The exact solution of the present problem is, $F 1 (t)=sin(t)$ and $F 2 (t)= e t$. Similarly, the present method is applied to approximate solution of the integral equations system. We calculate the coefficients matrices W, V and E by using Eq. (10) for $n=4$ as following:

$W=[ W ( 1 , 1 ) W ( 1 , 2 ) W ( 2 , 1 ) W ( 2 , 2 ) ],V=[ V ( 1 , 1 ) V ( 1 , 2 ) V ( 2 , 1 ) V ( 2 , 2 ) ],E=[ E 1 E 2 ],$

where

$W ( 1 , 1 ) = [ − 8 0 0 0 0 − 10 , 283 5 , 000 − 1 , 670 609 − 835 609 − 188 617 − 127 5 , 000 − 5 16 − 5 4 − 15 8 − 5 4 − 5 16 − 137 10 , 000 − 341 2 , 078 − 773 1 , 047 − 1 , 546 1 , 047 − 1 , 691 1 , 527 0 0 0 0 − 2 ] , E 1 = [ 5 1 , 286 391 3 , 492 1 , 597 − 2 , 093 1 , 250 − 1 , 878 119 ] , W ( 1 , 2 ) = [ 5 0 0 0 0 791 625 27 16 524 621 3 16 39 2 , 500 3 16 3 4 9 8 3 4 3 16 39 5 , 000 469 5 , 000 262 621 524 621 791 1 , 250 0 0 0 0 1 ] , W ( 2 , 1 ) = [ 0 0 0 0 0 791 1 , 250 524 621 262 621 469 5 , 000 39 5 , 000 1 4 1 3 2 1 1 4 117 5 , 000 528 1 , 877 791 625 1 , 577 623 2 , 373 1 , 250 0 0 0 0 8 ] , W ( 2 , 2 ) = [ − 5 0 0 0 0 − 682 479 − 2 , 373 1 , 250 − 1 , 009 1 , 063 − 1 , 099 5 , 211 − 11 625 − 1 4 − 1 − 3 2 − 1 − 1 4 − 137 10 , 000 − 341 2 , 078 − 773 1 , 047 − 1 , 546 1 , 047 − 1 , 691 1 , 527 0 0 0 0 − 3 ] , E 2 = [ − 5 − 4 , 131 607 − 2 , 501 247 − 3 , 999 203 − 15 , 526 353 ] , V 1 , 1 = [ 0 0 0 0 0 737 3 , 433 165 1 , 391 183 5 , 120 43 7 , 680 11 30 , 720 81 160 1 2 27 80 2 15 11 480 932 1 , 273 821 969 891 1 , 024 1701 2 , 560 343 1 , 314 14 15 16 15 6 5 4 3 22 15 ] , V 1 , 2 = [ 0 0 0 0 0 141 4 , 538 132 5 , 843 77 10 , 240 19 15 , 360 1 12 , 288 19 160 7 40 11 80 7 120 1 96 515 2 , 587 343 891 1 , 651 3 , 313 343 803 729 4 , 096 4 15 8 15 4 5 16 15 4 3 ] , V 2 , 1 = [ 0 0 0 0 0 834 3 , 433 781 7 , 680 27 1 , 024 29 7 , 680 7 30 , 720 21 32 19 40 21 80 11 120 7 480 3 , 596 3 , 373 650 703 548 737 243 512 1 , 701 10 , 240 22 15 4 3 6 5 16 15 14 15 ] , V 2 , 2 = [ 0 0 0 0 0 423 4 , 538 347 5 , 120 231 10 , 240 19 5 , 120 1 4 , 096 19 80 7 20 11 40 7 60 1 48 1 , 359 4 , 096 657 1 , 024 1 , 701 2 , 048 729 1 , 024 361 1 , 217 2 5 4 5 6 5 8 5 2 ] .$

Now by using the above matrices, the vector solution of the generalized linear system (10) is obtained as follows:

$Y=[ a 1 , 0 a 1 , 1 a 1 , 2 a 1 , 3 a 1 , 1 a 2 , 0 a 2 , 1 a 2 , 2 a 2 , 3 a 2 , 4 ]=[ 0 0.4976 1.0113 1.1247 0.9062 1.0000 1.4883 2.3751 3.7268 7.3813 ].$

Consequently, the approximate functions $F 1 , 4 (t)$ and $F 2 , 4 (t)$ can be written as follows:

$F 1 , 4 = 108 3 , 565 t 4 − 319 1 , 532 t 3 + 142 5 , 855 t 2 + 613 616 t , F 2 , 4 = 197 1 , 779 t 4 + 352 10 , 621 t 3 + 489 818 t 2 + 1 , 793 1 , 836 t + 1 .$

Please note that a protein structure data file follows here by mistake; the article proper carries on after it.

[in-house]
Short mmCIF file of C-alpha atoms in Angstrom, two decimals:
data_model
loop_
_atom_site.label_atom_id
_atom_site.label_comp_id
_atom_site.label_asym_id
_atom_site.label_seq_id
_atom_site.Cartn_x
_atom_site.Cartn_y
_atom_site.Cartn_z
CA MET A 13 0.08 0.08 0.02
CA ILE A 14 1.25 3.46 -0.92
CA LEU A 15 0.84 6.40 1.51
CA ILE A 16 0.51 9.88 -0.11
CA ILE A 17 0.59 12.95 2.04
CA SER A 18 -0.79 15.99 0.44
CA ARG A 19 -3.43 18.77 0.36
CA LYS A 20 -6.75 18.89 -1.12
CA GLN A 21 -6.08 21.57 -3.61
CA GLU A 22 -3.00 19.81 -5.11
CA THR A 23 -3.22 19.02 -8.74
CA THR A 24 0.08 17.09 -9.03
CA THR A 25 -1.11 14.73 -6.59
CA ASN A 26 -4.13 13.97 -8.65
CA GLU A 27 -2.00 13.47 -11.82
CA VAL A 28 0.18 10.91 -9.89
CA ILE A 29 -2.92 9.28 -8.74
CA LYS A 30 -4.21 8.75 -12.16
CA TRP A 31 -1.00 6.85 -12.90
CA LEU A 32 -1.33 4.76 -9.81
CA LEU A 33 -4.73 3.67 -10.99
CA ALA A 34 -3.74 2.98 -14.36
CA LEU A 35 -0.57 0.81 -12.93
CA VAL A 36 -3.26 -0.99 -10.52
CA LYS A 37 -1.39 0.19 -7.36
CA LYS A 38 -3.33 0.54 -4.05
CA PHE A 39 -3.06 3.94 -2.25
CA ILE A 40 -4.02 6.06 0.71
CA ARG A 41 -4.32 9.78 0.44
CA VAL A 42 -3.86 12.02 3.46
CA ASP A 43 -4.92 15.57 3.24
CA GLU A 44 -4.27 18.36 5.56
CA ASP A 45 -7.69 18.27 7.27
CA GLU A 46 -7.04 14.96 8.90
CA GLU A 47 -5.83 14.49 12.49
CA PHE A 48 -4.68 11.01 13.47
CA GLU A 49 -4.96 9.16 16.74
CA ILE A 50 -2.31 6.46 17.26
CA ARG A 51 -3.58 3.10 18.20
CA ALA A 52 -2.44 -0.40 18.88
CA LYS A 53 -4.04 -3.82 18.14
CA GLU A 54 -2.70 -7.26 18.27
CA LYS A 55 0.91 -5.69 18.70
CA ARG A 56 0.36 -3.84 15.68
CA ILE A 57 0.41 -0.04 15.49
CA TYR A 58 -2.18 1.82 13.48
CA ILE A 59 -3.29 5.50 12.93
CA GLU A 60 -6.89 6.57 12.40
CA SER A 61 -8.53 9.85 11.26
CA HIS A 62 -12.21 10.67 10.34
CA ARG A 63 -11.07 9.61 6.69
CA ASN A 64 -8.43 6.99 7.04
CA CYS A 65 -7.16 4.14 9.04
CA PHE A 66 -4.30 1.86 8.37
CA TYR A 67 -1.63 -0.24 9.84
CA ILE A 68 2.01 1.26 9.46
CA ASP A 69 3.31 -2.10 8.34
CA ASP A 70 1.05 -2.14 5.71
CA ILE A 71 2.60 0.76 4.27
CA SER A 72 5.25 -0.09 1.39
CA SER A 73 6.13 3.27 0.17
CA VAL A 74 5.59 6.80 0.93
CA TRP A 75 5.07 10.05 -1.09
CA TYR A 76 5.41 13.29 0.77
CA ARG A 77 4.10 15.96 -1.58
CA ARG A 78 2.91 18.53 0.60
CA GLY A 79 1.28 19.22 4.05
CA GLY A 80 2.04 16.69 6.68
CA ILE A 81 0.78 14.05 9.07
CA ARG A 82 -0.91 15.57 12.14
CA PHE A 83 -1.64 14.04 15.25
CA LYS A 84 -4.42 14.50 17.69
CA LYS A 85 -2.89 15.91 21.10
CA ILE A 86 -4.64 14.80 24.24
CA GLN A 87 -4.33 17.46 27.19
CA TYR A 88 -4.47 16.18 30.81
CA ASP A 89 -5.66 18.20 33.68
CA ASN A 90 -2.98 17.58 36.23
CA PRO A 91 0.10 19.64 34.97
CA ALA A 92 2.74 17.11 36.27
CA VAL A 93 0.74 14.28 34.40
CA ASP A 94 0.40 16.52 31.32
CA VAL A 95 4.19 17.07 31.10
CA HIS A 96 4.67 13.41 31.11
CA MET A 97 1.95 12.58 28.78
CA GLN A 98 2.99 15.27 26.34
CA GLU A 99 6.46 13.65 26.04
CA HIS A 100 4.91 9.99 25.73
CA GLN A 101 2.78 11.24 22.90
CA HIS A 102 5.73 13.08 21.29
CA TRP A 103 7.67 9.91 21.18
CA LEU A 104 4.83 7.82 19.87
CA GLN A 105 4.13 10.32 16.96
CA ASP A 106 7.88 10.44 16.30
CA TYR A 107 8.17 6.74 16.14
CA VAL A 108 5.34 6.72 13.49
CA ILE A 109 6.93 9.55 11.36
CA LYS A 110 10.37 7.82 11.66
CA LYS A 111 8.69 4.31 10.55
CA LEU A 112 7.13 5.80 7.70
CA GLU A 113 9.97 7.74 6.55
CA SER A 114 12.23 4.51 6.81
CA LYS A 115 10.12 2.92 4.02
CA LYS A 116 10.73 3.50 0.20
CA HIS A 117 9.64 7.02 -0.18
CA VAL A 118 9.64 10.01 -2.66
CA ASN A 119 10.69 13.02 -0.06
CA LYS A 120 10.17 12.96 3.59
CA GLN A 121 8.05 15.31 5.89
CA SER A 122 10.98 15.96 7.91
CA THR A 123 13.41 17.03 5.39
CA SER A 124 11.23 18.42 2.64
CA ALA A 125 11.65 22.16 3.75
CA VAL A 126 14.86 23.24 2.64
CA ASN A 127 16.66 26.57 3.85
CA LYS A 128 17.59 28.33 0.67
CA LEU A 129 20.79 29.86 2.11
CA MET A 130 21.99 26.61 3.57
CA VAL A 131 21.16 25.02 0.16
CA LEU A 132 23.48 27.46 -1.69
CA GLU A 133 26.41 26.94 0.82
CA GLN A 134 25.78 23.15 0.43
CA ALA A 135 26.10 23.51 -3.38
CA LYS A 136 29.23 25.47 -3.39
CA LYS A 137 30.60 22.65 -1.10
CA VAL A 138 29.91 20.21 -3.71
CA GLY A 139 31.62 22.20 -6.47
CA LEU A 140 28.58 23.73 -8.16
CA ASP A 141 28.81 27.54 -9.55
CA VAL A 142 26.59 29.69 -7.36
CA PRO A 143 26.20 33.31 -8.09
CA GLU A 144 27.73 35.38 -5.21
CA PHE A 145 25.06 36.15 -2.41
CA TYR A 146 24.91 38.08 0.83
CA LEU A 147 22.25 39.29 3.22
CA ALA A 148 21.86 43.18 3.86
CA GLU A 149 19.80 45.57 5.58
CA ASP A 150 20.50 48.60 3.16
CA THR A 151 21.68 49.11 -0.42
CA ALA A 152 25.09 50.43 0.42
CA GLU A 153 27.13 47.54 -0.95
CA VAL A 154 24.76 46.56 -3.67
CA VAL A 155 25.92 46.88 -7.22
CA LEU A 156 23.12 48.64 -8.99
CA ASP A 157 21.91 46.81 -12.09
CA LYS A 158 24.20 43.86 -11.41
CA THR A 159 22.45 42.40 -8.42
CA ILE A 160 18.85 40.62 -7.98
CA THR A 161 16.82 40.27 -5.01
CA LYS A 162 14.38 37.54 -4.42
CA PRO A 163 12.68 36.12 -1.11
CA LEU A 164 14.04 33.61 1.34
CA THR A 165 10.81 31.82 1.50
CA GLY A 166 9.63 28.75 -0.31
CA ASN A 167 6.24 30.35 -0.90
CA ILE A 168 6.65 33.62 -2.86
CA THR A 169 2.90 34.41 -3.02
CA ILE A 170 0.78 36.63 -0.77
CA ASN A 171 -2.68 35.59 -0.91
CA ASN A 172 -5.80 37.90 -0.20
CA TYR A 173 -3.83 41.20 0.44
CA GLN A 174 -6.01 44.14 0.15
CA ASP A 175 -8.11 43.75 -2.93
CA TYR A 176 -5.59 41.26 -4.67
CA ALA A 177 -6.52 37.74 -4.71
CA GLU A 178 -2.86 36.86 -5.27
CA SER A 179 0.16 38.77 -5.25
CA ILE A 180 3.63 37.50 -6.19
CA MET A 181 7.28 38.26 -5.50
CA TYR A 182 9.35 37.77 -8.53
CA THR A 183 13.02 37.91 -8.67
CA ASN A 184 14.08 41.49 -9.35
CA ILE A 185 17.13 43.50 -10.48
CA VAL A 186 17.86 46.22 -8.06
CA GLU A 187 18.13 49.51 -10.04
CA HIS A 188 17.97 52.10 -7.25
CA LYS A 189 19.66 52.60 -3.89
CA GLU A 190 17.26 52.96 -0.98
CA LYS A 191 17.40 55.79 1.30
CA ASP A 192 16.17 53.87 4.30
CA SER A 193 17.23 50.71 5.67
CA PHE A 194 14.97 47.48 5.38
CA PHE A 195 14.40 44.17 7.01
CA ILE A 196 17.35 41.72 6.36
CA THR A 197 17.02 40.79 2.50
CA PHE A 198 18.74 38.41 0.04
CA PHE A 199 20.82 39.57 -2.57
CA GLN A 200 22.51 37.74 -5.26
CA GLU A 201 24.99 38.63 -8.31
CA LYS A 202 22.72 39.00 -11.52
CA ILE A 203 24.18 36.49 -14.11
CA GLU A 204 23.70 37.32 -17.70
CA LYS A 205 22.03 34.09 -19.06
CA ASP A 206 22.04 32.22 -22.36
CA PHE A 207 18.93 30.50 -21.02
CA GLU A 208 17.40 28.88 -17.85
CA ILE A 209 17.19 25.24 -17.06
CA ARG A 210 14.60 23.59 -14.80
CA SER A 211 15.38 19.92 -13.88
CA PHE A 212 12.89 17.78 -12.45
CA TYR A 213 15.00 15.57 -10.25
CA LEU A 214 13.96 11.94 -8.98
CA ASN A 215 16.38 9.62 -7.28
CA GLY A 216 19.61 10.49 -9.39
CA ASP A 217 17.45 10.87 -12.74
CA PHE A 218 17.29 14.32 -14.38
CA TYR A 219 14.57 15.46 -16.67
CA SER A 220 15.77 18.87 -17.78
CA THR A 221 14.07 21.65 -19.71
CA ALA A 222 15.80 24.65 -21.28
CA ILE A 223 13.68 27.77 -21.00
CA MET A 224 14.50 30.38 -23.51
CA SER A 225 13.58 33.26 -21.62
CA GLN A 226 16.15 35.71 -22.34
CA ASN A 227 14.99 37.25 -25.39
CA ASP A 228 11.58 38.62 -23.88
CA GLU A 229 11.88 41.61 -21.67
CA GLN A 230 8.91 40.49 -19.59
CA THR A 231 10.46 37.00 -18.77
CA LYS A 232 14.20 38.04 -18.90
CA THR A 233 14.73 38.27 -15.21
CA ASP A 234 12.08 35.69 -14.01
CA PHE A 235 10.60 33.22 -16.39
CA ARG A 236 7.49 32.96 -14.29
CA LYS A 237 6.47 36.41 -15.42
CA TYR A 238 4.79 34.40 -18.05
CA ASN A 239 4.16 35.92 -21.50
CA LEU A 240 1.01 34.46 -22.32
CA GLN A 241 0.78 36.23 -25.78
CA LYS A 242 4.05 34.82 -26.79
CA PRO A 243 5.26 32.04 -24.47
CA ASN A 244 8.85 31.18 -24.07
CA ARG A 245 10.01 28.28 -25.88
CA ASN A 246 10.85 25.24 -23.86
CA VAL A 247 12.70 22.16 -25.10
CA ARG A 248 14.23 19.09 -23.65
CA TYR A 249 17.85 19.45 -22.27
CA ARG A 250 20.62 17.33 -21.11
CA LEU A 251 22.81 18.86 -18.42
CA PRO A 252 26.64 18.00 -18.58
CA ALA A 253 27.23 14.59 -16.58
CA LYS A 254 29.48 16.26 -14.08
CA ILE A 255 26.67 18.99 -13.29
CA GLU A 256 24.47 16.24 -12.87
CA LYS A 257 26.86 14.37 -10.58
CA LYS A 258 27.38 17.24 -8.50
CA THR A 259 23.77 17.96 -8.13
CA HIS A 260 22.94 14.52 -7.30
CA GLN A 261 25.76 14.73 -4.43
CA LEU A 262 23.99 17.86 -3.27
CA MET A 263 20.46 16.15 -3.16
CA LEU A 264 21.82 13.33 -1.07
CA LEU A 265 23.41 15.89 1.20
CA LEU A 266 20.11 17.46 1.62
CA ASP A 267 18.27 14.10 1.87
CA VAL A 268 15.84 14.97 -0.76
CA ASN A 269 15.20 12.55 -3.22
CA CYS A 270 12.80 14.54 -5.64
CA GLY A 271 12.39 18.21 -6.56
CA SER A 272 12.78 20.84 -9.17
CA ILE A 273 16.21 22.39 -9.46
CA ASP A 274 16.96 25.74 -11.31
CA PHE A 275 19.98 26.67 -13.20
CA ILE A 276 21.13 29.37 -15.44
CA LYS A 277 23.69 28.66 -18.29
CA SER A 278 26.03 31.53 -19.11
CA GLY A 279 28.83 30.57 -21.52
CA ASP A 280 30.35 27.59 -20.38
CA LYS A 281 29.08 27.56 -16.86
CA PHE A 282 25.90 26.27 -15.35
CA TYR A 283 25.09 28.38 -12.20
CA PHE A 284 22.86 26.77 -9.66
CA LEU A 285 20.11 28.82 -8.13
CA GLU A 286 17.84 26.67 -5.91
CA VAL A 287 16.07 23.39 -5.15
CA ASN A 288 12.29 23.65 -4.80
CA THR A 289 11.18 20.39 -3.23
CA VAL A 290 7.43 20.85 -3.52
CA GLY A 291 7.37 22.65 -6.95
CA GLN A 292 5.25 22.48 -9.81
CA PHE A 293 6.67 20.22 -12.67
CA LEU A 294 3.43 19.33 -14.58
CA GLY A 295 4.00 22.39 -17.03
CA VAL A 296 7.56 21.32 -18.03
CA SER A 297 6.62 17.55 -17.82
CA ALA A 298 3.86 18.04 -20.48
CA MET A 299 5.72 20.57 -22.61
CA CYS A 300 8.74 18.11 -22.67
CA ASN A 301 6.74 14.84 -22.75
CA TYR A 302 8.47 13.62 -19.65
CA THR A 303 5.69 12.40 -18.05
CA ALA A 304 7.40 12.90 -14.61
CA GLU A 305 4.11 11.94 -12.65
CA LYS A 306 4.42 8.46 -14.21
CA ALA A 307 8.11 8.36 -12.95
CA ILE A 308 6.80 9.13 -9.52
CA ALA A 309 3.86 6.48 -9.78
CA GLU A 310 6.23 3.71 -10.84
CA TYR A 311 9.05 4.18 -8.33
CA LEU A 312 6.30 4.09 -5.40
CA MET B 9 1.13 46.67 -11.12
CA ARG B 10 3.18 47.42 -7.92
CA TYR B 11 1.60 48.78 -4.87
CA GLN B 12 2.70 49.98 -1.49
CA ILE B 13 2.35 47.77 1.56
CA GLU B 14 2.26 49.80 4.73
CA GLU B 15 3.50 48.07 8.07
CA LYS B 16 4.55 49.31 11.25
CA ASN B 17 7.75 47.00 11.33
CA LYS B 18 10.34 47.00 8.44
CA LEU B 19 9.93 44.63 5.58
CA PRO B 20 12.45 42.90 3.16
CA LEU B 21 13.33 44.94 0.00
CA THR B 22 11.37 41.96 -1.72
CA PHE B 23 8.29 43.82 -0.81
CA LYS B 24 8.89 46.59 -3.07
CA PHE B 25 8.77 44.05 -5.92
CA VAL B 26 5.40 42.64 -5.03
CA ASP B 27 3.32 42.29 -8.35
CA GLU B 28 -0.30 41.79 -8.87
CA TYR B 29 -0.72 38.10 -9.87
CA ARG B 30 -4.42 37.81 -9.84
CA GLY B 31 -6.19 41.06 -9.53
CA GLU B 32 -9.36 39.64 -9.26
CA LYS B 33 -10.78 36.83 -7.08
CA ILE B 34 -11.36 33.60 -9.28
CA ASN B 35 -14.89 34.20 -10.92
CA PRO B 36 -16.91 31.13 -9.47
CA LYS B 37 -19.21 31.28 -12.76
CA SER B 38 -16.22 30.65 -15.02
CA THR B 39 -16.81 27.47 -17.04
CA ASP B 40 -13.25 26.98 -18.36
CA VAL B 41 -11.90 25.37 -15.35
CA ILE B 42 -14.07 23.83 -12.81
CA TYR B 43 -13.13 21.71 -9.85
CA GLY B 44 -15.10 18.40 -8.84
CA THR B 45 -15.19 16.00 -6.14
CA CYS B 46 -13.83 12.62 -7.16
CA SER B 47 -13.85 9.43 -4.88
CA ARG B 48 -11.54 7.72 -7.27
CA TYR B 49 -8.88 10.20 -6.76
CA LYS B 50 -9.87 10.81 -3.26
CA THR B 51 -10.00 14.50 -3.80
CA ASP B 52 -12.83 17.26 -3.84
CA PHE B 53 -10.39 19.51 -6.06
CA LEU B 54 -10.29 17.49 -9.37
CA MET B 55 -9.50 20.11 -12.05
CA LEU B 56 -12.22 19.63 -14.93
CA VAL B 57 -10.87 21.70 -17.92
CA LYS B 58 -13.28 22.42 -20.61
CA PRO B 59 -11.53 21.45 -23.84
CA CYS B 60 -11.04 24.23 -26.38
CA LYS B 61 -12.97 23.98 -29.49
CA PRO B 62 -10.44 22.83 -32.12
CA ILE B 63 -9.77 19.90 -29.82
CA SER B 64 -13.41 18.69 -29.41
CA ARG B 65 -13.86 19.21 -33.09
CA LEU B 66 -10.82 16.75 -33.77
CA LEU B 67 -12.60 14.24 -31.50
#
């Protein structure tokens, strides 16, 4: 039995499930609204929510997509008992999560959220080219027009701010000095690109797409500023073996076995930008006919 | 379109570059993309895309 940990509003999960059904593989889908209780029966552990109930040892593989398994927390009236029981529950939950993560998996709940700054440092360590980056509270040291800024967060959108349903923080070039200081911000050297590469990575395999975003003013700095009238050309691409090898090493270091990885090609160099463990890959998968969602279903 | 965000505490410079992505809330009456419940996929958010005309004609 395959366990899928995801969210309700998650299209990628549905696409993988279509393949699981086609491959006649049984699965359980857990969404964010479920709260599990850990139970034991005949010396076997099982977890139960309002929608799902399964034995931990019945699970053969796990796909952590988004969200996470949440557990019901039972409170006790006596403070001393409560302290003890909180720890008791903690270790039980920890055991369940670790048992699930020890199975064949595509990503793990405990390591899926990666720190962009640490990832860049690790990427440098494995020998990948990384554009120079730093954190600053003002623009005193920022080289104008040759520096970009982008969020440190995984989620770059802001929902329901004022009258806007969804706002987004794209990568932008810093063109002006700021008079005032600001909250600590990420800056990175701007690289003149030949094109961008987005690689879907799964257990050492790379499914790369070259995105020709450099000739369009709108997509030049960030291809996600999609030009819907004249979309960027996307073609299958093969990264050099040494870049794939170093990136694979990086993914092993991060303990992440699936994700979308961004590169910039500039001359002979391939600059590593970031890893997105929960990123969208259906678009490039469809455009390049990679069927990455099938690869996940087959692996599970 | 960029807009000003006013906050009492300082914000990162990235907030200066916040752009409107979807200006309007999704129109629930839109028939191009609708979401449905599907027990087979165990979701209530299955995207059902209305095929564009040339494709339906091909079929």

Similarly, Figures 3 and 4 show the accuracy of the solution functions $F 1 , 4 (t)$ and $F 2 , 4 (t)$, respectively. As shown, the difference between the exact solution and the computed solution is dispensable. Similarly, numerical results can be seen in Table 3.

Trapezoidal rule Suppose that the region of integration is subdivided into 5 equal intervals of width $h=0.4$, 6 integration nodes $t i =0.4i$ for $i=0,…,5$. Table 4 illustrates the absolute values of the errors obtained here and the absolute errors of  for this example. Furthermore, the Lagrange interpolation method has been used to design the interpolation polynomials.

Example 3 Consider

${ ( 2 t 2 + 3 ) F 1 ( t ) = f 1 ( t ) + ∫ 0 t ( t 2 − 2 s ) F 1 ( s ) d s + ∫ 0 t ( s 2 − t ) F 2 ( s ) d s ( 2 t 2 + 3 ) F 1 ( t ) = + ∫ 0 t 2 s F 3 ( s ) d s , ( 1 − 3 t 2 ) F 2 ( t ) = f 2 ( t ) + ∫ 0 t s ( t + 1 ) F 1 ( s ) d s + ∫ 0 t s t ( t 2 + 1 ) F 2 ( s ) d s ( 1 − 3 t 2 ) F 2 ( t ) = + ∫ 0 t ( 2 s 2 + t 3 ) F 3 ( s ) d s , ( 3 t 2 + 6 ) F 3 ( t ) = f 3 ( t ) + ∫ 0 t ( s − t ) F 1 ( s ) d s + ∫ 0 t ( s 2 − t 3 ) F 2 ( s ) d s ( 3 t 2 + 6 ) F 3 ( t ) = + ∫ 0 t ( 2 t s + s 2 ) F 3 ( s ) d s ,$

where

$f 1 ( t ) = − 1 15 ( 6 t 5 + 35 t 4 − 95 t 3 − 270 t 2 − 225 t − 360 ) , f 2 ( t ) = − 1 30 ( 15 t 7 + 10 t 6 − 33 t 5 + 275 t 4 + 115 t 3 − 390 t 2 + 150 ) , f 3 ( t ) = 1 60 ( 40 t 6 − 66 t 5 − 175 t 4 + 250 t 3 + 780 t 2 + 360 t + 360 ) ,$

with the exact solution, $F 1 (t)=5t+8$, $F 2 (t)=2 t 2 −5$ and $F 3 (t)= t 2 +t+1$. Again, we solved this example by this method and the results are given in Table 5. Table 6 illustrates the absolute errors of ANN method and TQR for this example.

As we can see this method will be useful when the exact solution is a polynomial. In other word, the proposed method give the analytical solution for the system, if the exact solution be polynomials of degree n or less than n.

## 5 Conclusions

In some cases, an analytical solution cannot be found for integral equations system, therefore, numerical methods have been applied. In this study, we have worked out a computational method to approximate solution of the Fredholm and Volterra integral equations systems of the second kind. The present course is a method for approximating unknown functions in terms of truncated sequences including Bernstein polynomials. It is clear that to get the best approximating solutions of the given systems, the truncation degree n must be chosen large enough. An interesting feature of this method is finding the analytical solution for given system, if the exact solution be polynomials of degree n or less than n. Additionally, the proposed method has been compared with ANN method  and TQR. The analyzed examples illustrated the ability and reliability of the present method. The obtained solutions, in comparison with exact solutions admit a remarkable accuracy. Extensions to the case of more general systems of integral equations are left for future studies.

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Jafarian, A., Measoomy Nia, S.A., Golmankhaneh, A.K. et al. Numerical solution of linear integral equations system using the Bernstein collocation method. Adv Differ Equ 2013, 123 (2013). https://doi.org/10.1186/1687-1847-2013-123